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After all, Nar’s Gold cannot be useless

– Pyrite looks like gold but historically none of the value – hence the nickname stupid gold. But scientists have now come up with a way to make the common mineral much more appealing – and during the process, they electrically induced magnetism in a non-magnetic material for the first time per new Atlas. Few materials exhibit the strongest form of magnetism, known as ferromagnetism. But researchers at the University of Minnesota turned non-magnetic pyrite, also known as iron sulfide, into such a material. They first put pyrite in contact with an electrolytic solution similar to Gatorade, according to Fox News. They then applied one volt of electricity ̵

1; less voltage than one household battery per release.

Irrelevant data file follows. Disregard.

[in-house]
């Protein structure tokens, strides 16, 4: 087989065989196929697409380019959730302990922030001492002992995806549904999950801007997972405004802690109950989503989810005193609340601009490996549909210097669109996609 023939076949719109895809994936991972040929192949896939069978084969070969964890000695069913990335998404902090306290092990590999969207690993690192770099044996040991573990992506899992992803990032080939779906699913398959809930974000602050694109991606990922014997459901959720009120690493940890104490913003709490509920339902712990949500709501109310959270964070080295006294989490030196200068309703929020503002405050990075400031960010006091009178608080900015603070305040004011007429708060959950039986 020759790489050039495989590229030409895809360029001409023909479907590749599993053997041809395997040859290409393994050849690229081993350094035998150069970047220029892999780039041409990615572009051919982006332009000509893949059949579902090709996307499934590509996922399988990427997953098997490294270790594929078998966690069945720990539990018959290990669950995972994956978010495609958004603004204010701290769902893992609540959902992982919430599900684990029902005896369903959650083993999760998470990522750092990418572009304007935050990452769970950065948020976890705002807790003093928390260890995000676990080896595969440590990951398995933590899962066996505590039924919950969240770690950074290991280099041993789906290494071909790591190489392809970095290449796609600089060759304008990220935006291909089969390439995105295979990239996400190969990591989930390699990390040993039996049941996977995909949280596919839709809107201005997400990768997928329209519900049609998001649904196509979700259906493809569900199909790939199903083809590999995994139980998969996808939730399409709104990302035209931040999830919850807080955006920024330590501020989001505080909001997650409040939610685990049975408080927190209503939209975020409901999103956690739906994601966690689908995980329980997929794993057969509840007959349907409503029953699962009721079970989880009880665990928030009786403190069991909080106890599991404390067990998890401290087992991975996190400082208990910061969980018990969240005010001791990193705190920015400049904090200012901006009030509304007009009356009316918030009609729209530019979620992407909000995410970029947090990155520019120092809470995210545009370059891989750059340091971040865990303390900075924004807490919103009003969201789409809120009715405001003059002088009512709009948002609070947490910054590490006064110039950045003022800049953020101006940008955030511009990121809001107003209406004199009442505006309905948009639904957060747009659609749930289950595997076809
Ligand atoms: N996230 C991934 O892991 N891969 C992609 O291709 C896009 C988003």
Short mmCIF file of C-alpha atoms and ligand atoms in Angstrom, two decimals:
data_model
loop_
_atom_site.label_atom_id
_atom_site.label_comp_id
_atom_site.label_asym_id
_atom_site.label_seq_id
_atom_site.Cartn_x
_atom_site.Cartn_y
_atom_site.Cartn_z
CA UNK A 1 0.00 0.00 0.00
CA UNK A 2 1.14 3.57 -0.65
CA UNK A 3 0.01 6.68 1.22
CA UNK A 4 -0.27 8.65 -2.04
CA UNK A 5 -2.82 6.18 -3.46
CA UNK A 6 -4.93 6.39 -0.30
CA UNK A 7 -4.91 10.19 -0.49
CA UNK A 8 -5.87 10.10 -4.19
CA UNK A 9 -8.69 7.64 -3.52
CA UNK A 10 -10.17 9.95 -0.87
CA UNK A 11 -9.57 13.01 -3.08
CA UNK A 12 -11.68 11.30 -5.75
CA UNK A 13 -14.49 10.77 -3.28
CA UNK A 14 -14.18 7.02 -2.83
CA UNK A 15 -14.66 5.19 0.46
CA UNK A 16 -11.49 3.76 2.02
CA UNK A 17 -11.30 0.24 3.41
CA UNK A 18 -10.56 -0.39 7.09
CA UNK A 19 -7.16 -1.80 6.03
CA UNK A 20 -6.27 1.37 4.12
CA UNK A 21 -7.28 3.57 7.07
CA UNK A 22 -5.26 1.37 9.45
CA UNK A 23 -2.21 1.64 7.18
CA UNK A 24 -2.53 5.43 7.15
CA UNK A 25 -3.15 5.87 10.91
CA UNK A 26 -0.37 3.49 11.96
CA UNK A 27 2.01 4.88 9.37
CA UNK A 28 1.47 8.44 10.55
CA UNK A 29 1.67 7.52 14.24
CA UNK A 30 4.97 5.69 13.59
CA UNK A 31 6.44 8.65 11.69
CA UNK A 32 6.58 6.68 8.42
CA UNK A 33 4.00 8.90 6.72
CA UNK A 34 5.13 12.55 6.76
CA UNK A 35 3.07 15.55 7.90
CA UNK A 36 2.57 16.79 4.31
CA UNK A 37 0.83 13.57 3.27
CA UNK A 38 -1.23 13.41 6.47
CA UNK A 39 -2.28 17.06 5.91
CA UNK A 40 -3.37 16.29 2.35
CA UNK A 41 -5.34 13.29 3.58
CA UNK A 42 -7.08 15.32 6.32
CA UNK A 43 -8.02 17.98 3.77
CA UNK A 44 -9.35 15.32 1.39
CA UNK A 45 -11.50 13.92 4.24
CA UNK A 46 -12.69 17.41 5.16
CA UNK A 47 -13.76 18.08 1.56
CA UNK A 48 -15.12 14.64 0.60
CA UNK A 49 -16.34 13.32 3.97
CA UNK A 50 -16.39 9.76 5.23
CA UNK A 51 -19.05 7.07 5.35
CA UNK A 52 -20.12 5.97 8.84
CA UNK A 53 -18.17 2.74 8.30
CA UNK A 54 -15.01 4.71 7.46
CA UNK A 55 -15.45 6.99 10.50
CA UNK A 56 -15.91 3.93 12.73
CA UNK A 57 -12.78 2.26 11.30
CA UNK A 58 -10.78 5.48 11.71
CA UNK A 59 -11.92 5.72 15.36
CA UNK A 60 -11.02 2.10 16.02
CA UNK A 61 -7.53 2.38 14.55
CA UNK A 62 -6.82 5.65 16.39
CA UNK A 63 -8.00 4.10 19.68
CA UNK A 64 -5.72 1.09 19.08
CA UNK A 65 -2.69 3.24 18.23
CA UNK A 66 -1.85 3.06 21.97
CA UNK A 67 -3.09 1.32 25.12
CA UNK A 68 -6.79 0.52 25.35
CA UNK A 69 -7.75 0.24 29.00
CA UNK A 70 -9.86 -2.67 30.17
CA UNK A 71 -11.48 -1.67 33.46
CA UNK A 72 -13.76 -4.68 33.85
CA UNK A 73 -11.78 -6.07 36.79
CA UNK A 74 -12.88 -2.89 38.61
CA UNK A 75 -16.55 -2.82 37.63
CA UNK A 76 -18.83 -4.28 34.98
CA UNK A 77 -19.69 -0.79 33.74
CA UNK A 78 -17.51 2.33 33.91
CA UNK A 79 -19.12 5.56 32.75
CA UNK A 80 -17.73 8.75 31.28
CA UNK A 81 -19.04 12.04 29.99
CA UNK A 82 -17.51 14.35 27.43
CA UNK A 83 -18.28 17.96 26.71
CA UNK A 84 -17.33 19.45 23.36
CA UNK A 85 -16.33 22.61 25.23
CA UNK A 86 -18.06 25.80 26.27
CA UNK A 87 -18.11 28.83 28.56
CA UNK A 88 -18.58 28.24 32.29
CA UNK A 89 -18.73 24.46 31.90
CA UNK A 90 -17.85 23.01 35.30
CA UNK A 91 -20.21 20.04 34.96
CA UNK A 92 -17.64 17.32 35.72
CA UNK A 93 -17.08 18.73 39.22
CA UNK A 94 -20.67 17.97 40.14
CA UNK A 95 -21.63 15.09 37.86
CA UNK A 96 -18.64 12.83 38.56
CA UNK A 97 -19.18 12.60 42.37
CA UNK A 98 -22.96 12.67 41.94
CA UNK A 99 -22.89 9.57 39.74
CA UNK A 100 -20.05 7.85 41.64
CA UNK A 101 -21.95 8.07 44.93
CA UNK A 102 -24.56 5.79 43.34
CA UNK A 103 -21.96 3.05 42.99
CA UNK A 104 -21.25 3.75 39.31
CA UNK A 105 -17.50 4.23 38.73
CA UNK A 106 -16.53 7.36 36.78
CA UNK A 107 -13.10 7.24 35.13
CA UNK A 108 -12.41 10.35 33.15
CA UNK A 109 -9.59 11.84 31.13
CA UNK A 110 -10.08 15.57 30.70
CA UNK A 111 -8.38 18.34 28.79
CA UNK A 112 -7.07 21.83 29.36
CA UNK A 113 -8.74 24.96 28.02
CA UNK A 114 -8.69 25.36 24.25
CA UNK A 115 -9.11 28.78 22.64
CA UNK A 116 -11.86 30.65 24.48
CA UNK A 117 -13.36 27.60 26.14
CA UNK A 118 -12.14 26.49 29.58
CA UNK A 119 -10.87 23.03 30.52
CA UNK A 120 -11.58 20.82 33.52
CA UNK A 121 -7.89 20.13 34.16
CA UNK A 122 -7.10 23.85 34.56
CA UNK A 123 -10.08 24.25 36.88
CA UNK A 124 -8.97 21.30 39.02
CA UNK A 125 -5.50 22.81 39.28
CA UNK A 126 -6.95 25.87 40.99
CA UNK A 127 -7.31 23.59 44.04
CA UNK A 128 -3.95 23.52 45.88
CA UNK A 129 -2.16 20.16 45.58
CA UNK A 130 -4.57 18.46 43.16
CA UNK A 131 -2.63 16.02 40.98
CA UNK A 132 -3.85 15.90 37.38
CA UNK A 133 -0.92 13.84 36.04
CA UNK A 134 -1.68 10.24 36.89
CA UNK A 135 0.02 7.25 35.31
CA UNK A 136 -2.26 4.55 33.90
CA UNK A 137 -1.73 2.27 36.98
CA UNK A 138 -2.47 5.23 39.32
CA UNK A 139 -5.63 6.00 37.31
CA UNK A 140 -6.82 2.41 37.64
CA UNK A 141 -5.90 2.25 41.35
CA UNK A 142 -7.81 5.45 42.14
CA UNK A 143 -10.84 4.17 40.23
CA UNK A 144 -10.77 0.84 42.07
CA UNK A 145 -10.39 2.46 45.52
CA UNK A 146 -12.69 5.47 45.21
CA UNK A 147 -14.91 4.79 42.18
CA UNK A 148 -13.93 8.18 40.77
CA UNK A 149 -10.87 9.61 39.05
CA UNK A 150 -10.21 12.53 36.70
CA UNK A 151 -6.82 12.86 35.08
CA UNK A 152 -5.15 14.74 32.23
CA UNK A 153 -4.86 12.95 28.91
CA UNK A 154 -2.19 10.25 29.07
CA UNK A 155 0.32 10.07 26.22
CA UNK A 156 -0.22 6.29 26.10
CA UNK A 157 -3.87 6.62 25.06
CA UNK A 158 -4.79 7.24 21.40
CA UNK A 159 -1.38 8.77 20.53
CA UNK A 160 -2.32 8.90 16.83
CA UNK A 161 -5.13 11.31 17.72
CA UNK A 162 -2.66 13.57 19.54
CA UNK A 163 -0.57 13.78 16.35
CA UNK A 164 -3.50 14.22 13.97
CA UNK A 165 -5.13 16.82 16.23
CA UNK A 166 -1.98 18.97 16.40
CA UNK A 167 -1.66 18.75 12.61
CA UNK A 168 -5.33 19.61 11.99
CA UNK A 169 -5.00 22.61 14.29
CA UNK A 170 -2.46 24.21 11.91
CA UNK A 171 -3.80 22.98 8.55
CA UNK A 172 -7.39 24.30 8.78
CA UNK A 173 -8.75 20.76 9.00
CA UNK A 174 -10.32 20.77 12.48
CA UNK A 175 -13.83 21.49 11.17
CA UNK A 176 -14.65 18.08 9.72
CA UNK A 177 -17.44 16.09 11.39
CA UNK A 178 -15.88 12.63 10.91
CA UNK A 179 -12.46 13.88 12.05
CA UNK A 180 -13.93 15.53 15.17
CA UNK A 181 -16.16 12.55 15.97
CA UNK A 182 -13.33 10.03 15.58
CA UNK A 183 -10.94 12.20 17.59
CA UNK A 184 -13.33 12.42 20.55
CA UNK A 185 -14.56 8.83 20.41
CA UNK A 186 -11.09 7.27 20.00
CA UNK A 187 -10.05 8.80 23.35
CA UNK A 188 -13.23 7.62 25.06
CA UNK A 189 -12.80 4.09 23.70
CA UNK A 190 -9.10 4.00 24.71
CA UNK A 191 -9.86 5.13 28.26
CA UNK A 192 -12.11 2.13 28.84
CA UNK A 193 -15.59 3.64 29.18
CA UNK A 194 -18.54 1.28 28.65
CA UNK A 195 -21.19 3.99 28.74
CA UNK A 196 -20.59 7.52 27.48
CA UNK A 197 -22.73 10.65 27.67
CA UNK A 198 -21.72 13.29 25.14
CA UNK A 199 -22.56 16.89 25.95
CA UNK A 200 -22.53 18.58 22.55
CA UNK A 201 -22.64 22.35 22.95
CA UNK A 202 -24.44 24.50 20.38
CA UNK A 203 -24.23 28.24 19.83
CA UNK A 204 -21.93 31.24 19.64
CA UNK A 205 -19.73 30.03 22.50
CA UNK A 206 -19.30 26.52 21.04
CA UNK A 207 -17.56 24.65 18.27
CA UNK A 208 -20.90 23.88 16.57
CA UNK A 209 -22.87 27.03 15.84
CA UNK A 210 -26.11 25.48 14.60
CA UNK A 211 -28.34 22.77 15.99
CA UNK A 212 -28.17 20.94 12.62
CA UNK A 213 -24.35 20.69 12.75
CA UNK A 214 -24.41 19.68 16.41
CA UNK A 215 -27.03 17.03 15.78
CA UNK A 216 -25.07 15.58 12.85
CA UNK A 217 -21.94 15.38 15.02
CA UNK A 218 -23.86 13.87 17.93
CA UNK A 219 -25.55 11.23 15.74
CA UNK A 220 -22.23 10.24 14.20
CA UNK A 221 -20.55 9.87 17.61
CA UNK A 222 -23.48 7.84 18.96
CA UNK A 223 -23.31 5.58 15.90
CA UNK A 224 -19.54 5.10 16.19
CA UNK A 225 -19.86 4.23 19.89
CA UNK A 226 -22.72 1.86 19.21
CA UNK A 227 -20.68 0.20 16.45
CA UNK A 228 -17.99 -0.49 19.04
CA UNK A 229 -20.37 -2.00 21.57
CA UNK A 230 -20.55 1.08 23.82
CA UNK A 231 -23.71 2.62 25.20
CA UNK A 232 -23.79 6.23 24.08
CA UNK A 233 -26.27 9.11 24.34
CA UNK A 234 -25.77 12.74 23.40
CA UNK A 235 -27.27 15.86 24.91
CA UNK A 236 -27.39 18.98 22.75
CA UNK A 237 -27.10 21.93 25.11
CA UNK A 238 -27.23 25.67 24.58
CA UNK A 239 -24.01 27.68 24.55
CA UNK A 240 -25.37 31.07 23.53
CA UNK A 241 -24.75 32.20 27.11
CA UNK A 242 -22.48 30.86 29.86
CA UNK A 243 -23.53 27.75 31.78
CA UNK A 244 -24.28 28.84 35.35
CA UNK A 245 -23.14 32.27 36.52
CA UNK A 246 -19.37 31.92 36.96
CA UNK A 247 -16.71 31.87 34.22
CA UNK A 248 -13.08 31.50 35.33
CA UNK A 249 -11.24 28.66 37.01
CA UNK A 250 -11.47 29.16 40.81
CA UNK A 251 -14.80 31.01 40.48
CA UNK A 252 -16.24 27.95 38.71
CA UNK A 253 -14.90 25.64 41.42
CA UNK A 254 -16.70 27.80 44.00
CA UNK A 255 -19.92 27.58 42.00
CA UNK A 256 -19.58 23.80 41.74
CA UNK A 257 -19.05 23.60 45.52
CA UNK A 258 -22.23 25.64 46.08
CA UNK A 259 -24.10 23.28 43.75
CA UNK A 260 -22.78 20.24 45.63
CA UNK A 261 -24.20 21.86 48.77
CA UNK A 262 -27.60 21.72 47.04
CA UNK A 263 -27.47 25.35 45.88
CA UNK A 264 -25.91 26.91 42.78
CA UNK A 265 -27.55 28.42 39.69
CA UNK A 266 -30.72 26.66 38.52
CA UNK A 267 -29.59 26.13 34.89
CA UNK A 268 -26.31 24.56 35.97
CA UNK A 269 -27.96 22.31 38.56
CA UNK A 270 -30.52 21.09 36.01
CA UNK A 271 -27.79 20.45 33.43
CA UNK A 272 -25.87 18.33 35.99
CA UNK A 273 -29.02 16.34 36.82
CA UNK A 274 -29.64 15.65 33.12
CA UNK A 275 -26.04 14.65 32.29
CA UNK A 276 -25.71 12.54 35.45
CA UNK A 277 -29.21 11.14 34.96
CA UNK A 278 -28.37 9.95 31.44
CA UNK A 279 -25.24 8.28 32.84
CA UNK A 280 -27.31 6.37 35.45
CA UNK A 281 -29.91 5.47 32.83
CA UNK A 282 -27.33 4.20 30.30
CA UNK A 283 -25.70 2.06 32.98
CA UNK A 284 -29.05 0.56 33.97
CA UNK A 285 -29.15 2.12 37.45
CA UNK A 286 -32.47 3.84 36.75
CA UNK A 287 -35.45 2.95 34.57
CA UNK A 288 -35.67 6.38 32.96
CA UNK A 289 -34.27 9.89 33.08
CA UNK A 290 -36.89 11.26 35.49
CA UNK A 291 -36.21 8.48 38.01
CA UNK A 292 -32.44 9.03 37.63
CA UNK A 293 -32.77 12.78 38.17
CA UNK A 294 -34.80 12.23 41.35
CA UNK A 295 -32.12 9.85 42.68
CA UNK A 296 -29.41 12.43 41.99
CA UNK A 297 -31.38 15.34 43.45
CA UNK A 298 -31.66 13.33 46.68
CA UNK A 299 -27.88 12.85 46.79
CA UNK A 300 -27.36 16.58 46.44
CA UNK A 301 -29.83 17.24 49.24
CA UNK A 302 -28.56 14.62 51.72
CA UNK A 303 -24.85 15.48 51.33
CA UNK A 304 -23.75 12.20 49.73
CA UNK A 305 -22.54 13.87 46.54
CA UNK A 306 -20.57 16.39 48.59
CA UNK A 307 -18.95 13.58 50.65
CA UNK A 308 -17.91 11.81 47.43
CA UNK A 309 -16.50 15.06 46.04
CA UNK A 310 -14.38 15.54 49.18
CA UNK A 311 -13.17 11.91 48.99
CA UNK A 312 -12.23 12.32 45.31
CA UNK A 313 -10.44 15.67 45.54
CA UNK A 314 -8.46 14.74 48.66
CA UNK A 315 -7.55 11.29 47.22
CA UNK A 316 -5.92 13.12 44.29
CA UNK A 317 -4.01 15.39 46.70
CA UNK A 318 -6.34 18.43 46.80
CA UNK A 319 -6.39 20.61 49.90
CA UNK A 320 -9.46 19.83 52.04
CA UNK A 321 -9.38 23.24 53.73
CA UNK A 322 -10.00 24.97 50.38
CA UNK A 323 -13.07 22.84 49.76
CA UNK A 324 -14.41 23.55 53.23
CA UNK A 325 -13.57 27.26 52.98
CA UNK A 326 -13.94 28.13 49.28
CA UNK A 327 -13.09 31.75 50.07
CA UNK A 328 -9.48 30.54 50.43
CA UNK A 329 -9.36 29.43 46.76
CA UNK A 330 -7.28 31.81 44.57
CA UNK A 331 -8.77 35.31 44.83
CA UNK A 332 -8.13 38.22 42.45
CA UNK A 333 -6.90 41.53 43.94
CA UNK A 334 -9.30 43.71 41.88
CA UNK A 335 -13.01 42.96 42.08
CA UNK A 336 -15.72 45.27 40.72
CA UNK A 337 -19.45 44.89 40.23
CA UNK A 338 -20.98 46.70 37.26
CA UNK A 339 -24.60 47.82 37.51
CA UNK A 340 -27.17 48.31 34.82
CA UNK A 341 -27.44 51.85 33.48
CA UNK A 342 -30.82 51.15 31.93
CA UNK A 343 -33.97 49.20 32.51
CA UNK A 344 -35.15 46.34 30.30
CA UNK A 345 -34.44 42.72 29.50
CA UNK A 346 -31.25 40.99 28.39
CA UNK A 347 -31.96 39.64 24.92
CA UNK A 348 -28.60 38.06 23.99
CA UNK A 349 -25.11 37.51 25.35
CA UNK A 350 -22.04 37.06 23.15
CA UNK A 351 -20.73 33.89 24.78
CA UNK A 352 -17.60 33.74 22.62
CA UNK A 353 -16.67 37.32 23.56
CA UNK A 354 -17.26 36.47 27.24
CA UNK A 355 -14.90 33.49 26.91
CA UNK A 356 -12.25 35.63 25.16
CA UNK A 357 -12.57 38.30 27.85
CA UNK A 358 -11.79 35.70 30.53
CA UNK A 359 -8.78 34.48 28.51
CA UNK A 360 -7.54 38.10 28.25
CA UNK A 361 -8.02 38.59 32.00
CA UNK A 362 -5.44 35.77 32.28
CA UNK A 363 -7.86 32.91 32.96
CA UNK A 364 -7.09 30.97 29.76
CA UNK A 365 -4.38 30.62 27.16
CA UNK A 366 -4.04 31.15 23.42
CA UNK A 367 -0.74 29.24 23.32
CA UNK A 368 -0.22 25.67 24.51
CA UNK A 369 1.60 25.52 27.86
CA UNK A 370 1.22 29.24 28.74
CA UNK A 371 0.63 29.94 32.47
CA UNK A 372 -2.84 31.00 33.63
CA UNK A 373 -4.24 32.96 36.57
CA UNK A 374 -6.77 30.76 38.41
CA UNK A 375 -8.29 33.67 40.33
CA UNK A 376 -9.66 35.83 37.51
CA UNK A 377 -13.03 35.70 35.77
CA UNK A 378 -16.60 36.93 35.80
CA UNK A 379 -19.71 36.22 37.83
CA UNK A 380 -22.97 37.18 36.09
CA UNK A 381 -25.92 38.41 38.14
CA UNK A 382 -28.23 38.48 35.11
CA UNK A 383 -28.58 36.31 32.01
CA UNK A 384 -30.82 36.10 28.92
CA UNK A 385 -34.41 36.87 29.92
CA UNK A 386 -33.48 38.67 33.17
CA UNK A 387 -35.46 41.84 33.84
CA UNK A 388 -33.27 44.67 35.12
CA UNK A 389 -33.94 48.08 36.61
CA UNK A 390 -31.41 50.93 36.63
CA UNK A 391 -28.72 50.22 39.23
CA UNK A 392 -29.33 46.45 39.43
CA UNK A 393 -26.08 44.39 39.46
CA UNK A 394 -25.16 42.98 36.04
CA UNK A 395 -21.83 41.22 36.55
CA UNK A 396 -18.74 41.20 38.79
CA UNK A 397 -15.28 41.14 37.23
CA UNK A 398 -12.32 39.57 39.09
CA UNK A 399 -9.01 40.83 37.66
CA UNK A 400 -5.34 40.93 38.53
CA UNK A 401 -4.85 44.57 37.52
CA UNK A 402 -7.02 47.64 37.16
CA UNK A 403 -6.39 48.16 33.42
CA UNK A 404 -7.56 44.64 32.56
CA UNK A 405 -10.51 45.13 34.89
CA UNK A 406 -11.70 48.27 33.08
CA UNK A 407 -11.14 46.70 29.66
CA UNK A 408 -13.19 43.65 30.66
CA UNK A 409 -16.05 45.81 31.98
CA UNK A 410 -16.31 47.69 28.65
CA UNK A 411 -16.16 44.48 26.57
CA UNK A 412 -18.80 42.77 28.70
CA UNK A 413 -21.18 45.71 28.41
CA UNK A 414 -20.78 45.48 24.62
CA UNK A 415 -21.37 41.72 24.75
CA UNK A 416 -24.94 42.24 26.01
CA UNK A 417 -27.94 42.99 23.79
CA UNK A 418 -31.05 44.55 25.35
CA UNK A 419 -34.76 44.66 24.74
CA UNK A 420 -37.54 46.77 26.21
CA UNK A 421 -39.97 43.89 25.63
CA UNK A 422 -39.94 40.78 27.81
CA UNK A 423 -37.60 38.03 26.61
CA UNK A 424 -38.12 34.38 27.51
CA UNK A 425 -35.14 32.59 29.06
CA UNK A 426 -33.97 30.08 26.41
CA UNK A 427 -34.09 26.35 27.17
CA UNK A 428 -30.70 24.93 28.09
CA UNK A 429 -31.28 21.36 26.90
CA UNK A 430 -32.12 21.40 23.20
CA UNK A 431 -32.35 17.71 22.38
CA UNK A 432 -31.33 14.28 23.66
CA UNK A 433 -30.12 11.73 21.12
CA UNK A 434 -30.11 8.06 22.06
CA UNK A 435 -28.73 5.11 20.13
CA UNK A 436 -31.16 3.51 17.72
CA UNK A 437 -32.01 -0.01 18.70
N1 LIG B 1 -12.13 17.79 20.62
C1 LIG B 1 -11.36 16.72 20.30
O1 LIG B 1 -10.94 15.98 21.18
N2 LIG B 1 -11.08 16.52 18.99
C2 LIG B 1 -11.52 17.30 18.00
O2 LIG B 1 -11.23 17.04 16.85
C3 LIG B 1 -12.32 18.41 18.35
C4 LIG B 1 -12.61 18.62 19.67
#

It was enough to move positively charged molecules to the connecting areas and create a magnetic force. “By applying the voltage, we essentially pour electrons into the material,” explains lead researcher Chris Leighton. “It turns out that if you get high enough concentrations of electrons, the material spontaneously wants to become ferromagnetic.” When the tension disappeared, so did the force, according to the study published on Wednesday Scientific progress. In other words, magnetism can be turned on and off. “This has a lot of potential,” especially for more energy-efficient computer memory devices, which would otherwise require ferromagnetic materials such as iron, cobalt and nickel, says Leighton. “After doing it with ferrous sulfide, we assume we can do it with other materials as well.” (Read more discovery stories.)

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